This is explained as follows. Brightness of the X-ray flux portion that has passed through the patient is not uniform itself and also differs dramatically from the other portion of X-ray flux. Consequently, brightness of various parts of the visible image obtained on the fluorescent screen is not the same. The brightest parts generate strong Lamberth's incandescence within wide solid angles. The respective luminous fluxes freely propagate in the lead glass plate in random directions, and only some fractions of them enter the optical channel. Other fractions of these luminous fluxes, being multiply reflected from the detector components and propagating within the lead glass plate or passing through it, may enter the optical channel, generate a random set of optical interference, and reach the relatively dark screen zones, creating a random flare comparable with the brightness of these zones. This unwanted effect is particularly manifested in the case when the angle of incidence of the light rays falling from the fluorescent screen on the optical system lens surface is greater than the total internal reflection in the lead glass. Moreover, the secondary reflection leads to light polarization.

Overall dimensions of this X-ray image detector are smaller than those of the detector with geometrical separation of the optical rays and X-rays, but image quality is not high.

The X-ray image detector which is the closest to the proposed one in its essential features is the detector incorporating a light-tight housing one wall of which is radiotransparent, wherein there are a fluorescent screen, an optical system and a photoelectric memory installed in series (X-ray technology. Ed. by V. V. Kljuev, Vol. 2.—M.: Engineering, 1980, pp. 246-247).

The drawback of the known apparatus is its large size associated with the geometrical separation of the visible rays and X-rays.

SUMMARY OF THE INVENTION

The technical objective of the present invention is to provide a small-sized X-ray image detector wherein the photoelectric sensor is protected against X-rays, but quality of the obtained images is high.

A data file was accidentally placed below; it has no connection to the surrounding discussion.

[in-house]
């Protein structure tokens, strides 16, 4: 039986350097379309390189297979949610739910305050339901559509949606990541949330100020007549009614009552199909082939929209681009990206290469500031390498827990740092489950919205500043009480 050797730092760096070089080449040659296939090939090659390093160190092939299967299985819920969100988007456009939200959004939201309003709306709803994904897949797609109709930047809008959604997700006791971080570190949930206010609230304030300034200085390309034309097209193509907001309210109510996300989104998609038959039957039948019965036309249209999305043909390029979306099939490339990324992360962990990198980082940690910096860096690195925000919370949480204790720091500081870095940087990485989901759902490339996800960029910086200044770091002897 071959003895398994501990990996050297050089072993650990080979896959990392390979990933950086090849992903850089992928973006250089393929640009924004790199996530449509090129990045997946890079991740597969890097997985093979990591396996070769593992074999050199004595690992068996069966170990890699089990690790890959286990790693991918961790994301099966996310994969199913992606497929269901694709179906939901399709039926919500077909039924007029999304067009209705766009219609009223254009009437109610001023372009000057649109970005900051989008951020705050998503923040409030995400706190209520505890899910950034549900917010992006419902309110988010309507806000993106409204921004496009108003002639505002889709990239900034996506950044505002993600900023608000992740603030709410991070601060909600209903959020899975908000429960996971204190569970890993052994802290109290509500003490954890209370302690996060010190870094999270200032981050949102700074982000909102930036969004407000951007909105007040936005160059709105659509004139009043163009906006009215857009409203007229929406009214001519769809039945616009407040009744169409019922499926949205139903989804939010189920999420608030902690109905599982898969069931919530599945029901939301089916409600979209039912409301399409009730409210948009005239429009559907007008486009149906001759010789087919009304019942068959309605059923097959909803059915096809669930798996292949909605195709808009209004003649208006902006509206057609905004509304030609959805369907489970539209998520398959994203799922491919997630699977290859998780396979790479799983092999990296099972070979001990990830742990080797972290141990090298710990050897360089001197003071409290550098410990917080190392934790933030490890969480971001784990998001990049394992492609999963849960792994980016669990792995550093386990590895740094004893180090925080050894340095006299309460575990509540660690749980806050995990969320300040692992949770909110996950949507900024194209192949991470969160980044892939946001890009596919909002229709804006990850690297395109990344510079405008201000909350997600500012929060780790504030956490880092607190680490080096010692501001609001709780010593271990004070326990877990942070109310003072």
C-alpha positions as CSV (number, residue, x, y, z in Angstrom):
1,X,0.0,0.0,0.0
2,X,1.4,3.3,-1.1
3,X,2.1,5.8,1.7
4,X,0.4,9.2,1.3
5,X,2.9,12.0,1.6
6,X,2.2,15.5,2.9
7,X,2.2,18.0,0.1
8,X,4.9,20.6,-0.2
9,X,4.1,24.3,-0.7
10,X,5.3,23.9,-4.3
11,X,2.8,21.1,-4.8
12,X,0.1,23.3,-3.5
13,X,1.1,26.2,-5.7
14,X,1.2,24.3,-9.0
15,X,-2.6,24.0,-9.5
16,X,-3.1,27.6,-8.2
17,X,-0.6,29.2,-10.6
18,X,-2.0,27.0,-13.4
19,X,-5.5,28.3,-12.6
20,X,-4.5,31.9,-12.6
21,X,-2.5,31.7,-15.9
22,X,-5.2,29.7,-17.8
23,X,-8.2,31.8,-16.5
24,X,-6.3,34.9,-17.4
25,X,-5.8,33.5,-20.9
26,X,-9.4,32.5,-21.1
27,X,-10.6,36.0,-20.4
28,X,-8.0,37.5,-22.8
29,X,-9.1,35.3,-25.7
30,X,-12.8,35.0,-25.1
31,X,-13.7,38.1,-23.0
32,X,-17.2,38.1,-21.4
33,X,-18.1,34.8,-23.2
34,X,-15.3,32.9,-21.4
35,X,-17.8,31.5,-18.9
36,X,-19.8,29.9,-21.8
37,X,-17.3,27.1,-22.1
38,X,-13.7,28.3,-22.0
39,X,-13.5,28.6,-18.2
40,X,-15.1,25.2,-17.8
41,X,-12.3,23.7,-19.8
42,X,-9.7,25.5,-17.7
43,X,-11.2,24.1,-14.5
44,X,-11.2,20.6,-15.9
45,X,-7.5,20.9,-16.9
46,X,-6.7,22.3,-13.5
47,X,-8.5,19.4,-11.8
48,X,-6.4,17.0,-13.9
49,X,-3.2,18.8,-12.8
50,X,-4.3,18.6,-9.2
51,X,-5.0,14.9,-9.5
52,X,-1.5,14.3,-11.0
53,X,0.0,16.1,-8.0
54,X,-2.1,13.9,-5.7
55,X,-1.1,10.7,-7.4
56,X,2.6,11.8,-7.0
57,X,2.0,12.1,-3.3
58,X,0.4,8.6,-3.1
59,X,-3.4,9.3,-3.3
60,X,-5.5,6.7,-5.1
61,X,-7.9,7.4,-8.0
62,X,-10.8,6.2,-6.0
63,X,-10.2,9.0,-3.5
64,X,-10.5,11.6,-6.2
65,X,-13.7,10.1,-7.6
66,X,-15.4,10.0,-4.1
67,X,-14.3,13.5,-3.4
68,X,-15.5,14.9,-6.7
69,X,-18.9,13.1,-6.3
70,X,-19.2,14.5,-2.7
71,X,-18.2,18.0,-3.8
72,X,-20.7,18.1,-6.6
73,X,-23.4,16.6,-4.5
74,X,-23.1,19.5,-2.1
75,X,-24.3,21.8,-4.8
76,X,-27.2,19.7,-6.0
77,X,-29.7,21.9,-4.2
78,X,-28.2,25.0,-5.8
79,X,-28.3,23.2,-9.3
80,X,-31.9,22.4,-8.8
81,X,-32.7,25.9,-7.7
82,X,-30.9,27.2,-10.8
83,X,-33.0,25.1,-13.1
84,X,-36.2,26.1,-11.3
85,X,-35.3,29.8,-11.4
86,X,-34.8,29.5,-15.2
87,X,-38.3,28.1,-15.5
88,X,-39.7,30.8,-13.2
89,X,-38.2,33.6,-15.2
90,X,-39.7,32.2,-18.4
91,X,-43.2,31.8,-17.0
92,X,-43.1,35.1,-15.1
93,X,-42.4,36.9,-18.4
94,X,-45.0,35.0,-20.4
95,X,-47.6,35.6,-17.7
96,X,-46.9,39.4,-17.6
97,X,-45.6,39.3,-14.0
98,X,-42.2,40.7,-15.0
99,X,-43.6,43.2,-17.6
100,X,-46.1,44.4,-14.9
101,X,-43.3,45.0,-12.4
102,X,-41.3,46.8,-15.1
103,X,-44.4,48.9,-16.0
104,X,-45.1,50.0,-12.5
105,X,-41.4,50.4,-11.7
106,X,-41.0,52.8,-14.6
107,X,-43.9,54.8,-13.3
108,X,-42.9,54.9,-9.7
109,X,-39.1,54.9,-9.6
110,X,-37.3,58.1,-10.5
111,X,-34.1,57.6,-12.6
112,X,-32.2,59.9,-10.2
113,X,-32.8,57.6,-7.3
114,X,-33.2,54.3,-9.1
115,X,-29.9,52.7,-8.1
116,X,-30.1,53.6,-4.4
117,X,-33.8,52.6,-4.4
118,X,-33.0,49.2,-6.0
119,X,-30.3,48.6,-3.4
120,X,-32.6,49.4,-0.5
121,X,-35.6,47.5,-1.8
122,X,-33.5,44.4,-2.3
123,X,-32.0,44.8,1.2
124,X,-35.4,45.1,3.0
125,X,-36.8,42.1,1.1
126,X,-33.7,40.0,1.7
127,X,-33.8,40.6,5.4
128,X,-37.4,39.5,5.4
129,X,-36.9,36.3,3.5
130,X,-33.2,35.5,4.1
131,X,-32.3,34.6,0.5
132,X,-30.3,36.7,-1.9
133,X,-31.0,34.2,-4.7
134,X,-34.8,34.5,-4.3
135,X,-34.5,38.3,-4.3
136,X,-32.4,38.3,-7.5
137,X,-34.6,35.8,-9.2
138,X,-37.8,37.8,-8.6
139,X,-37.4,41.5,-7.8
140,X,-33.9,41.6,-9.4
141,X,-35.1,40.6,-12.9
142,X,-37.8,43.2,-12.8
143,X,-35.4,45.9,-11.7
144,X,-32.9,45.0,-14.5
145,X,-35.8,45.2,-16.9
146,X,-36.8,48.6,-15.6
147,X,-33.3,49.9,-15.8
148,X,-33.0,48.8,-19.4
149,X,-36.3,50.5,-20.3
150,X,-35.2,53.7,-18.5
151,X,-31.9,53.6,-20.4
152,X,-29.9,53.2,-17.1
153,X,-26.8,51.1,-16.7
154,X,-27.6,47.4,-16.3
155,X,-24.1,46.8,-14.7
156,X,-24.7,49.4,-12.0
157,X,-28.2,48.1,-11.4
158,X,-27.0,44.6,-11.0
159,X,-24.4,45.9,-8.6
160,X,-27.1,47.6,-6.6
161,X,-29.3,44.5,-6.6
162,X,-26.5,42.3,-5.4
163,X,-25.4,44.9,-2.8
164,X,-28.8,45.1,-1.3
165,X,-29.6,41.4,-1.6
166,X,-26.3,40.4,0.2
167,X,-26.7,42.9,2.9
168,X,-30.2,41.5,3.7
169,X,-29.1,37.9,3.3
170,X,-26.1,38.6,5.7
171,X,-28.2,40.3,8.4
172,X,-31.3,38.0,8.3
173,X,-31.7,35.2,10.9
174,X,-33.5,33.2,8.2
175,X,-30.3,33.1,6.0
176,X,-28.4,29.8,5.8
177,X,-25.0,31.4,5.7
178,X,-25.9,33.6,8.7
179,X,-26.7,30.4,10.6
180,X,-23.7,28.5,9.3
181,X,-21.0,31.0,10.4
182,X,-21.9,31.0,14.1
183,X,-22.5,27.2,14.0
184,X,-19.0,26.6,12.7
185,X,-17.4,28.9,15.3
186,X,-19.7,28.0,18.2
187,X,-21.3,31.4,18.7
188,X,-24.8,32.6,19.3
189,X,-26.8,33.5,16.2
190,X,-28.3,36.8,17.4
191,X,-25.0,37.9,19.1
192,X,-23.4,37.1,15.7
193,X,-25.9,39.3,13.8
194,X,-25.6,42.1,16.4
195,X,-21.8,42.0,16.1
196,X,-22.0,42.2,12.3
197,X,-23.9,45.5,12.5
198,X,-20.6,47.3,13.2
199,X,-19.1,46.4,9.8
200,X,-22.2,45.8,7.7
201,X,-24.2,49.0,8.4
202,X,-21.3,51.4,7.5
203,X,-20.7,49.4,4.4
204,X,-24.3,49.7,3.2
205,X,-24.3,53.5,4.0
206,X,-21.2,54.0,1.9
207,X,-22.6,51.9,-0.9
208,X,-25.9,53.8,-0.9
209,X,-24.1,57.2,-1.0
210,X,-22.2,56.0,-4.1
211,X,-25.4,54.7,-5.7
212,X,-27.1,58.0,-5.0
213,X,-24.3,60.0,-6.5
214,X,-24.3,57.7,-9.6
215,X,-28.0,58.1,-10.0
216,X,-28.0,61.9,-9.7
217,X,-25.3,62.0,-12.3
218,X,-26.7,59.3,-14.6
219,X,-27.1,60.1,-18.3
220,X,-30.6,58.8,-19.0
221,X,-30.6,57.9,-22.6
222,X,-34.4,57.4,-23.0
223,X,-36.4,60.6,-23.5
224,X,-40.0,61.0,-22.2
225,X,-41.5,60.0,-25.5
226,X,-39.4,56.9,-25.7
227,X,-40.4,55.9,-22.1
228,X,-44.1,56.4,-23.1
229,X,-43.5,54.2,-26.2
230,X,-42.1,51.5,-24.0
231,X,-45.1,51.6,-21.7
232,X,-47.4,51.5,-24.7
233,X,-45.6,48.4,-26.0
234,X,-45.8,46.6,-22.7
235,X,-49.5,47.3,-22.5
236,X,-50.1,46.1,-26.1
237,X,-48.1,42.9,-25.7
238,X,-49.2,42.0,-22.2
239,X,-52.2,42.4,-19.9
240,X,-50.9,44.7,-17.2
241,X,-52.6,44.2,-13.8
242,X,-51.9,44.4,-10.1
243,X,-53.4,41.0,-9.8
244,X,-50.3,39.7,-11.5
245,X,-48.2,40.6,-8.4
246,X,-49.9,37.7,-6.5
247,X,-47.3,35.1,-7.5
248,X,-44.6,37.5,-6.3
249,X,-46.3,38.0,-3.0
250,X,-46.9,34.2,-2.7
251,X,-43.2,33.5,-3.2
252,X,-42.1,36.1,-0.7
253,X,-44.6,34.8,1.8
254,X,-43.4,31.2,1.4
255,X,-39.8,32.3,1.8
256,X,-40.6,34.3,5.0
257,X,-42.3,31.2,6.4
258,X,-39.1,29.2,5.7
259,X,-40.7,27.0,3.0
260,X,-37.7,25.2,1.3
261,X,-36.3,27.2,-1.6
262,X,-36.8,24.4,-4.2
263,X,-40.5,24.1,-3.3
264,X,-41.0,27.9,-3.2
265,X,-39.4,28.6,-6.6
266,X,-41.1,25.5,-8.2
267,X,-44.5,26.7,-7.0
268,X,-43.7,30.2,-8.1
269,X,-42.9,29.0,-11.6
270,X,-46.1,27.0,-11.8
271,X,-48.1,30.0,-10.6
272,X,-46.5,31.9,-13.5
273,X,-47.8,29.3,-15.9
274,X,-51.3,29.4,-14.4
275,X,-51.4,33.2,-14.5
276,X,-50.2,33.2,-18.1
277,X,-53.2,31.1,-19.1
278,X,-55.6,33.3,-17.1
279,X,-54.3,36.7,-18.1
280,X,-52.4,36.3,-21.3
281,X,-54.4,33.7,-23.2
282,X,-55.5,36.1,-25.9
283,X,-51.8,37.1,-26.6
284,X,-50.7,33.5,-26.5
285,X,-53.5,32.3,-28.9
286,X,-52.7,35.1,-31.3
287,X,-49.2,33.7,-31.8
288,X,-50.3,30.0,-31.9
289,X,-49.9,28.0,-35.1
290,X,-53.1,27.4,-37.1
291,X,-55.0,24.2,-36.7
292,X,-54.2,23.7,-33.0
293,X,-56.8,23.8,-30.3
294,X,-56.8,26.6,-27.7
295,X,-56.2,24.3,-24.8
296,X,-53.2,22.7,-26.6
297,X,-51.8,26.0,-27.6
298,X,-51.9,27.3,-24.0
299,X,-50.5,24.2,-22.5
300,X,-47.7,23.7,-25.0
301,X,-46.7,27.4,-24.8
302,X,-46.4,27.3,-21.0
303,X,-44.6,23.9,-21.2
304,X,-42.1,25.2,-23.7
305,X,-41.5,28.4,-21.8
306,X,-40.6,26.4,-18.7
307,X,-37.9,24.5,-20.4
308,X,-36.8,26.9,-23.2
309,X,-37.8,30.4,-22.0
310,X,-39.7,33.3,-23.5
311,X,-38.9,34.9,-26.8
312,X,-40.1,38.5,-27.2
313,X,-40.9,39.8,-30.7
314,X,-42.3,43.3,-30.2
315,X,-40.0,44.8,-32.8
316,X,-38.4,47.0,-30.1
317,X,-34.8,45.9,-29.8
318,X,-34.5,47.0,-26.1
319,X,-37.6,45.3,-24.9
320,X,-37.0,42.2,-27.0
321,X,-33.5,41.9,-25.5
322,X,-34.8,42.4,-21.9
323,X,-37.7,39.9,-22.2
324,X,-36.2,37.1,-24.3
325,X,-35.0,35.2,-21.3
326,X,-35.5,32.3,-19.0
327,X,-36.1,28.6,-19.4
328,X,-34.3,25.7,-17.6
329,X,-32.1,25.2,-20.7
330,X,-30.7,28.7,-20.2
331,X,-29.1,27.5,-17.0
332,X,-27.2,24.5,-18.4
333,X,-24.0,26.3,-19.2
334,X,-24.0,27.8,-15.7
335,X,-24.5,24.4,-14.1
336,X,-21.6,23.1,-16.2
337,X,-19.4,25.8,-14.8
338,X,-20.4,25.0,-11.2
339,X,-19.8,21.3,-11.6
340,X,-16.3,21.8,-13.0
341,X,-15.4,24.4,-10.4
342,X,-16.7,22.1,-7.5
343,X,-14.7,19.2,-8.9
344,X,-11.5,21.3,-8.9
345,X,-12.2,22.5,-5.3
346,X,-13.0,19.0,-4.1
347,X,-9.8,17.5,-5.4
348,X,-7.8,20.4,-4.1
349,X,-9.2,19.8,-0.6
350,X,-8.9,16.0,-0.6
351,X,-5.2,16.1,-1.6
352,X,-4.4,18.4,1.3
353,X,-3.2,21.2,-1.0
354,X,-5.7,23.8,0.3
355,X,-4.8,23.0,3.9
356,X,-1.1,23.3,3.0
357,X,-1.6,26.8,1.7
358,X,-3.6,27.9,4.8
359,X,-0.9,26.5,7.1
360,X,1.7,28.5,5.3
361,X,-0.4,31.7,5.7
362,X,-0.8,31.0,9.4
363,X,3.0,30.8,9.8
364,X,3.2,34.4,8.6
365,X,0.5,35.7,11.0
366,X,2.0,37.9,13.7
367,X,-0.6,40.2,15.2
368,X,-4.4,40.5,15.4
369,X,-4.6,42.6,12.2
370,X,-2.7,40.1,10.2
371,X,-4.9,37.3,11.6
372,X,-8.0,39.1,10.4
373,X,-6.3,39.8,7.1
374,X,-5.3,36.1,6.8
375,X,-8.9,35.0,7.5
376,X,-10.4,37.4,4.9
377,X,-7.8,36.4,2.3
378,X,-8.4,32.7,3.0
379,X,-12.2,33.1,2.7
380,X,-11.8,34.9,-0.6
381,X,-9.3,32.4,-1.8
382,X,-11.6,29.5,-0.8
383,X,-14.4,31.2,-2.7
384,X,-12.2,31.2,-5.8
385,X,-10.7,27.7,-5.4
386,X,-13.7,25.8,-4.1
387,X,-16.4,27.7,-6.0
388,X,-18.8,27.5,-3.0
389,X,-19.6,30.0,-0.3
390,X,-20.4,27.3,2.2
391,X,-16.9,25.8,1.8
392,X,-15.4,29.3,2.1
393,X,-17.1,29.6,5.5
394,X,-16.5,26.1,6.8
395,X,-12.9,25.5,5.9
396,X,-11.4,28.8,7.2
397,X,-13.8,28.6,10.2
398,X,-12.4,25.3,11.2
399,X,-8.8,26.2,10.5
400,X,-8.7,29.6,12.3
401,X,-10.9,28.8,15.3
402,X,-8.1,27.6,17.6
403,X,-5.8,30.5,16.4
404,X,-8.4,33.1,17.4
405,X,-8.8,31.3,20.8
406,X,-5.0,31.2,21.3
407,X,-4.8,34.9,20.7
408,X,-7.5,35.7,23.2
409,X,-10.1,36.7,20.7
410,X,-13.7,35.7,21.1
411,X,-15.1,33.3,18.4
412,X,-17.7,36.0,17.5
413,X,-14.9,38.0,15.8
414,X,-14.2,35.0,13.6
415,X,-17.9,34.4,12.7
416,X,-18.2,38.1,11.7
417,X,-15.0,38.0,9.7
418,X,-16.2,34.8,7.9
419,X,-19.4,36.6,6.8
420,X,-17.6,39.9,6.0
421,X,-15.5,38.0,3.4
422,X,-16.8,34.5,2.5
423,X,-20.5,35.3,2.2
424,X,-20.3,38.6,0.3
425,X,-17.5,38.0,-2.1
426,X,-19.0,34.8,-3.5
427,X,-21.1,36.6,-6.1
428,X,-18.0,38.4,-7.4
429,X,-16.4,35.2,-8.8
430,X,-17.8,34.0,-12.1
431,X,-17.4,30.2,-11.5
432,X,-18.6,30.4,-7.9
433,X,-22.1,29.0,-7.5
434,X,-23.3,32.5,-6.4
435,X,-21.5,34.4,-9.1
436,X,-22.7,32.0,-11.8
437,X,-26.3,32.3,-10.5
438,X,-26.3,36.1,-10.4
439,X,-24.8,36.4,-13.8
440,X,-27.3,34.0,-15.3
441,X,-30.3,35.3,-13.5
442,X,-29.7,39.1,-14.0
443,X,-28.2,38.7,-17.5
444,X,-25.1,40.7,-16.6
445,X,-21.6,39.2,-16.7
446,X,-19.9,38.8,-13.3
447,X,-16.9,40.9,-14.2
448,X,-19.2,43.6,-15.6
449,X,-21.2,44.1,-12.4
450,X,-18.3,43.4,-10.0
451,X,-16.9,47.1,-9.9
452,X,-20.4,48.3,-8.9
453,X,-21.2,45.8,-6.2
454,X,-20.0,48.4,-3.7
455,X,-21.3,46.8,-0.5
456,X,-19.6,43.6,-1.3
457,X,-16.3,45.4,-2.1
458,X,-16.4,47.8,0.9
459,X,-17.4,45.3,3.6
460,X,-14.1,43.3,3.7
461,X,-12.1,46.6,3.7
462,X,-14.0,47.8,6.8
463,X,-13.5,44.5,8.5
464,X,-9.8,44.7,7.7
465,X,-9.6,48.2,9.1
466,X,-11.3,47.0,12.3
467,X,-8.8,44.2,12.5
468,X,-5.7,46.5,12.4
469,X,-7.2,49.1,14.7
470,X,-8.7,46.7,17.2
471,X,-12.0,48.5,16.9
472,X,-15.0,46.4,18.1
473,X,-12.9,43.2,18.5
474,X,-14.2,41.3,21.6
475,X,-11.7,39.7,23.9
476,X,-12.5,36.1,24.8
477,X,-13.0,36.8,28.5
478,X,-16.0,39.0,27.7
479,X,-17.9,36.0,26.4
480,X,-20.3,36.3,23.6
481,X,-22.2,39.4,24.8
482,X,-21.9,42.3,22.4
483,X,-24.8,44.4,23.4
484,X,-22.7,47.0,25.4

This objective is reached owing to the fact that the proposed X-ray image detector, as well as the known one, incorporates a light-tight housing with one wall transparent to X-rays, wherein a fluorescent screen, an optical system and a photoelectric matrix sensor are installed in series. But, what is different from the known apparatus design, in the proposed X-ray image detector the fluorescent screen is chosen such that it absorbs at least 30% of X-rays, and the optical system contains no less than 10 lenses having refraction index of no less than 1.6.

The obtained technical benefit is reduction of the X-ray image detector overall dimensions along with maintaining the ability to acquire high-quality image and keeping the photoelectric matrix sensor protected against X-rays.

This technical result is attained due to the fact that the fluorescent screen and the optical channel absorb X-rays.

The set of essential features recited in the claim 2 refers to the X-ray image detector wherein the fluorescent screen is based on cesium iodide.

The set of essential features recited in the claim 3 refers to the X-ray image detector wherein the fluorescent screen is based on gadolinium oxysulphide.

Both screens are used in the X-ray diagnostic apparatus, and their typical feature is the capability to absorb no less than 30% of X-radiation (for gadolinium oxysulphide activated by terbium—30%). The difference between them is that the screens based on cesium iodide demonstrate higher absorption and better resolution compared to the screens based on gadolinium oxysulphide, but they are much more expensive.

The above and other features of the invention including various novel details of construction and combinations of parts, and other advantages, will now be more particularly described with reference to the accompanying drawings and pointed out in the claims. It will be understood that the particular method and device embodying the invention are shown by way of illustration and not as a limitation of the invention. The principles and features of this invention may be employed in various and numerous embodiments without departing from the scope of the invention.